YubiKey

“The YubiKey is a hardware authentication device manufactured by Yubico to protect access to computers, networks, and online services that supports one-time passwords (OTP), public-key cryptography, and authentication, and the Universal 2nd Factor (U2F) and FIDO2 protocols[1] developed by the FIDO Alliance.” (Wikipedia)

General usage in Qubes OS

Most use cases for the YubiKey can be achieved exactly as described by the manufacturer or other instructions found online. One usually just needs to attach the YubiKey to the corresponding app qube to get the same result (see the documentation on how to use USB devices in Qubes OS accordingly). The recommended way for using CTAP in Qubes is described here.

Multi-factor login for Qubes OS

You can use a YubiKey to enhance the user authentication in Qubes. The following instructions explain how to setup the YubiKey as an additional way to login.

After setting it up, you can login by providing both - a password typed in via keyboard and the YubiKey plugged in. Someone eavesdropping your login attempt would not be able to login by only observing and remembering your password. Stealing your YubiKey would not suffice to login either. Only if an attacker has both, the password and the Yubikey, it would be possible to login (it is thus called Multi-factor authentication).

The following instructions keep your current login password untouched and recommends to define a new, additional password that is used in combination with the YubiKey only. This ensures that you a) do not accidentally lock yourself out during setup and b) you do not need to fear shoulder surfing so much (i.e. by not using your standard login password in public).

Setup login with YubiKey

To use the YubiKey for multi-factor authentication you need to

  • install software for the YubiKey,
  • configure the YubiKey for the Challenge-Response mode,
  • store the password for YubiKey Login and the Challenge-Response secret in dom0,
  • enable YubiKey authentication for every service you want to use it for.

All these requirements are described below, step by step.

  1. Install YubiKey software in the template on which your USB VM is based. Without this software the challenge-response mechanism is not working.

    For Fedora.

     sudo dnf install ykpers
    

    For Debian.

     sudo apt-get install yubikey-personalization
    

    Shut down your template. Then, either reboot your USB VM (so changes inside the template take effect in your USB app qube) or install the packages inside your USB VM as well if you would like to avoid rebooting it.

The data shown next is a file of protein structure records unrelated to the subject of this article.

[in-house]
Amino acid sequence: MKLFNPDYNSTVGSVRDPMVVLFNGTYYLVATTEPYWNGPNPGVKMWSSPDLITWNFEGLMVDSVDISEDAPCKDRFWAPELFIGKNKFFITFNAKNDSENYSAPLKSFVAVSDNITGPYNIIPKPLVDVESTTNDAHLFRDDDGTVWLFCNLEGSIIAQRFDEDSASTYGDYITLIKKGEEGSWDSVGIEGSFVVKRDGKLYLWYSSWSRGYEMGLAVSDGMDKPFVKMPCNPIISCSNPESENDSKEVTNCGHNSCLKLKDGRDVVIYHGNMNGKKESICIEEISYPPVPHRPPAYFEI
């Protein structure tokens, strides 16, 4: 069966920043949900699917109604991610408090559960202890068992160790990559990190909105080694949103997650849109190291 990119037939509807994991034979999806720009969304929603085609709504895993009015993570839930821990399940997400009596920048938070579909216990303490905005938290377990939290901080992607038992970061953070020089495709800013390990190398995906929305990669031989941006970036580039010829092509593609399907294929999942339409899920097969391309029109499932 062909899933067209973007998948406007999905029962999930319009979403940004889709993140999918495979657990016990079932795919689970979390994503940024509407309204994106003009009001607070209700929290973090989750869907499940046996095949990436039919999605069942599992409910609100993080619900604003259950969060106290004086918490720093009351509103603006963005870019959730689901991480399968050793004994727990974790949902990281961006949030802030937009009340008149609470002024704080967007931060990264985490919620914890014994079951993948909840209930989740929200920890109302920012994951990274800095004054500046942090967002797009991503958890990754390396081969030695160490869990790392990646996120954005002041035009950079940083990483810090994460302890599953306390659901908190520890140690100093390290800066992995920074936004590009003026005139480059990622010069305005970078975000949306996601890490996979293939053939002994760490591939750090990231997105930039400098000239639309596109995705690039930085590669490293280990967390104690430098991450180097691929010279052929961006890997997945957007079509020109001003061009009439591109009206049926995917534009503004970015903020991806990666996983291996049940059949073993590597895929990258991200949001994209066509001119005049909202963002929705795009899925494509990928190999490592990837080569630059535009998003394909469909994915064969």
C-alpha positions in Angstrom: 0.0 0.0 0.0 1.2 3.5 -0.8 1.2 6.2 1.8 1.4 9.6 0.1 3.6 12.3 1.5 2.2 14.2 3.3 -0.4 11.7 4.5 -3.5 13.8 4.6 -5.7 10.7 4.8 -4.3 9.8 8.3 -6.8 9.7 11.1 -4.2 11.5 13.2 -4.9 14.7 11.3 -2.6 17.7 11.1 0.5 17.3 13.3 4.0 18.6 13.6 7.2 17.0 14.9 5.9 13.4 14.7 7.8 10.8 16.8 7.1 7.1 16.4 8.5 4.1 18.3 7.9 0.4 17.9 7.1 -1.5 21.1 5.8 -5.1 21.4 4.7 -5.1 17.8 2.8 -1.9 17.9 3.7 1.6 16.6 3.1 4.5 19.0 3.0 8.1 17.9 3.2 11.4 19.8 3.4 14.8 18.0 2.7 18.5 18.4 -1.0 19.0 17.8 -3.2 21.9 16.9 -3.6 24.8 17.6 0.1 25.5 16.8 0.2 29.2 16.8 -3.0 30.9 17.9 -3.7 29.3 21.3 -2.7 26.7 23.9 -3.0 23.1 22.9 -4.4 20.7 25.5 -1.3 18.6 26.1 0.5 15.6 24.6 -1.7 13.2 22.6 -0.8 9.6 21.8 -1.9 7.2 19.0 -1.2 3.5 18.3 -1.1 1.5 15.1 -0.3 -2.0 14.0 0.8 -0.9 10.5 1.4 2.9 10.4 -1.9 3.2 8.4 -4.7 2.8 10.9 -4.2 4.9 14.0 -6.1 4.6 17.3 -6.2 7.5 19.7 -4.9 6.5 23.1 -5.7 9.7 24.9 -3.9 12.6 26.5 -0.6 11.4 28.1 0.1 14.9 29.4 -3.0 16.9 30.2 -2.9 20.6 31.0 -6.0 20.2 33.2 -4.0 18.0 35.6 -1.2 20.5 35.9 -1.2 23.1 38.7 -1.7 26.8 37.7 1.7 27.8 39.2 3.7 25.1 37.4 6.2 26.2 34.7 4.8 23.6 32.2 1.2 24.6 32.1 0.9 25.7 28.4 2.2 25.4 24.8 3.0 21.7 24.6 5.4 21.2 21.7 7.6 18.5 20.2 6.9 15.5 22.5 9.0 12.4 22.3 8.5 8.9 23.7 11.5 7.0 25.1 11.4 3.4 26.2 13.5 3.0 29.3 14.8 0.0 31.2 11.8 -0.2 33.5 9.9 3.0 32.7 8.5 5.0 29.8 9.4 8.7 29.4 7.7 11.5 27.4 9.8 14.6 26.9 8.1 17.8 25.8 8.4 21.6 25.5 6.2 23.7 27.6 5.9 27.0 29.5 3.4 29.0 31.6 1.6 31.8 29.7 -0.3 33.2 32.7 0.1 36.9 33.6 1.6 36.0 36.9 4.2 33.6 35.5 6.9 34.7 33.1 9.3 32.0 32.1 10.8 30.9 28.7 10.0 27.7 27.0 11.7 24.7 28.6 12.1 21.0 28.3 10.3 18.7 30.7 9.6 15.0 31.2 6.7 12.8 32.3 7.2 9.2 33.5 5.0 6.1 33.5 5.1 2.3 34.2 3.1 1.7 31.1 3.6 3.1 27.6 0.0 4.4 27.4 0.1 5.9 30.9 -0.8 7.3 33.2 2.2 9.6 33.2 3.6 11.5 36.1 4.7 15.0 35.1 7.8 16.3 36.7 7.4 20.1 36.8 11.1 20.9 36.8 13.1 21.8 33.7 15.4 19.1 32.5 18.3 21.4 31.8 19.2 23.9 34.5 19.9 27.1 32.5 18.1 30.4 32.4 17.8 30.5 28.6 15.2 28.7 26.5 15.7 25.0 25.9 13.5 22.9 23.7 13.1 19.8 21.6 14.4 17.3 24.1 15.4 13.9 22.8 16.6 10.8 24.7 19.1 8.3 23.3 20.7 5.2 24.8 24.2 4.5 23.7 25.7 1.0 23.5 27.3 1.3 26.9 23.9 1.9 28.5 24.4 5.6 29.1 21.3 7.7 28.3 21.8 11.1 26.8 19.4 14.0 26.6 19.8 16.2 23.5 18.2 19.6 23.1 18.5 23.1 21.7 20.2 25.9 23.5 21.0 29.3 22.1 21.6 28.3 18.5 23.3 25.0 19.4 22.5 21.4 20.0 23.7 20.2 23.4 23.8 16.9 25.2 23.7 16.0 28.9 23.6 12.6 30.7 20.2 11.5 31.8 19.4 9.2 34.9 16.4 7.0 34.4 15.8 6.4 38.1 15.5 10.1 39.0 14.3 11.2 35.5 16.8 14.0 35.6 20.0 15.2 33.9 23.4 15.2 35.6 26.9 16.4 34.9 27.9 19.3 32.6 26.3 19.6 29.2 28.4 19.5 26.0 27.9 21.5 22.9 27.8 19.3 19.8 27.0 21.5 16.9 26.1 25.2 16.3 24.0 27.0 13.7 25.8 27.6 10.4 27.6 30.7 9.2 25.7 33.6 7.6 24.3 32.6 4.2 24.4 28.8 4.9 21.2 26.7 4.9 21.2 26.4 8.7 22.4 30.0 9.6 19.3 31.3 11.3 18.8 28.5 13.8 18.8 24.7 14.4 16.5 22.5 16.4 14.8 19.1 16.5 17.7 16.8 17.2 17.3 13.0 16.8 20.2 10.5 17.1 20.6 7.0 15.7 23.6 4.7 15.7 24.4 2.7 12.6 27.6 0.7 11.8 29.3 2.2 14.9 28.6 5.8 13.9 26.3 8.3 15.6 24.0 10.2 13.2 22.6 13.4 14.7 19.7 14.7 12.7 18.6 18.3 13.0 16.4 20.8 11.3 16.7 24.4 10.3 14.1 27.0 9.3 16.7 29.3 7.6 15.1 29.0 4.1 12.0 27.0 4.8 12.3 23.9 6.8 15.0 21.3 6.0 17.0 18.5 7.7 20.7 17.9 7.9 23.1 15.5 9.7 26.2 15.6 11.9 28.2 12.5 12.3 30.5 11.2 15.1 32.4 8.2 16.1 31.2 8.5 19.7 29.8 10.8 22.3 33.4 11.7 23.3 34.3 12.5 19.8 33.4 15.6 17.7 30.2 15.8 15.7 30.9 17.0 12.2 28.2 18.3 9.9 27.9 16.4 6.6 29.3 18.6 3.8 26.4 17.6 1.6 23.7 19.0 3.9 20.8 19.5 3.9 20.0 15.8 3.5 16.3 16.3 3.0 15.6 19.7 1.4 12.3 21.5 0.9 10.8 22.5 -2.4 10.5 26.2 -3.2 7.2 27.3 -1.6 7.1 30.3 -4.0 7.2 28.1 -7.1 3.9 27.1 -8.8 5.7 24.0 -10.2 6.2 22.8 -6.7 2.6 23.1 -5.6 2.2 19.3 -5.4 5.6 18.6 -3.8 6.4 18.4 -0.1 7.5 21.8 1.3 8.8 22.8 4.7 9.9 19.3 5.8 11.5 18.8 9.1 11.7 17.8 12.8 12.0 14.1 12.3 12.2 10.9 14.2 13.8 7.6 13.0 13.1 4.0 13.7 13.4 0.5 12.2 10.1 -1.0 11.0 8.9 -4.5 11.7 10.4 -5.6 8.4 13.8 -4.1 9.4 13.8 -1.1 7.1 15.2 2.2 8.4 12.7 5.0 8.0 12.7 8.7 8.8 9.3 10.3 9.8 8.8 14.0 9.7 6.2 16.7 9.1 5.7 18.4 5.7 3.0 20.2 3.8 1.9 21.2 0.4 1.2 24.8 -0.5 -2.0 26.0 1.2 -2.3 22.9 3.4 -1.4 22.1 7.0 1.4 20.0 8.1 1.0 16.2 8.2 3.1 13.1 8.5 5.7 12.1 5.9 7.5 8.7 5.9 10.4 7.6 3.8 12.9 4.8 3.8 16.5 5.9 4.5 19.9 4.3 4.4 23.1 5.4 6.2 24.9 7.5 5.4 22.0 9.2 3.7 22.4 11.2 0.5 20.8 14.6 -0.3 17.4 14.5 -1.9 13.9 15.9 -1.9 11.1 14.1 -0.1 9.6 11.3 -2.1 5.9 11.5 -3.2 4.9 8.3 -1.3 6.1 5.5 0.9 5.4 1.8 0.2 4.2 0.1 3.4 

2. Install qubes-app-yubikey in dom0. This provides the program to authenticate with password and YubiKey.

     sudo qubes-dom0-update qubes-yubikey-dom0
    
  3. Configure your YubiKey for challenge-response HMAC-SHA1 mode. This can be done on any qube, e.g. a disposable (you need to attach the YubiKey to this app qube though) or directly on the sys-usb vm.

    You need to (temporarily) install the package “yubikey-personalization-gui” and run it by typing yubikey-personalization-gui in the command line.

    • In the program go to Challenge-Response,
    • select HMAC-SHA1,
    • choose Configuration Slot 2,
    • optional: enable Require user input (button press) (recommended),
    • use fixed 64 bit input for HMAC-SHA1 mode,
    • insert the YubiKey (if not done already) and make sure that it is attached to the vm,
    • press Write Configuration once you are ready.

    We will refer the Secret Key (20 bytes hex) as AESKEY.

    • It is recommended to keep a backup of your AESKEY in an offline VM used as a vault.
    • Consider keeping a backup of your AESKEY on paper and storing it in a safe place.
    • If you have multiple YubiKeys for backup purposes (in case a yubikey gets lost, stolen or breaks) you can write the same settings into other YubiKeys. You can choose “Program multiple YubiKeys” in the program, make sure to select Same secret for all keys in this case.
  4. Paste your AESKEY into /etc/qubes/yk-keys/yk-secret-key.hex in dom0.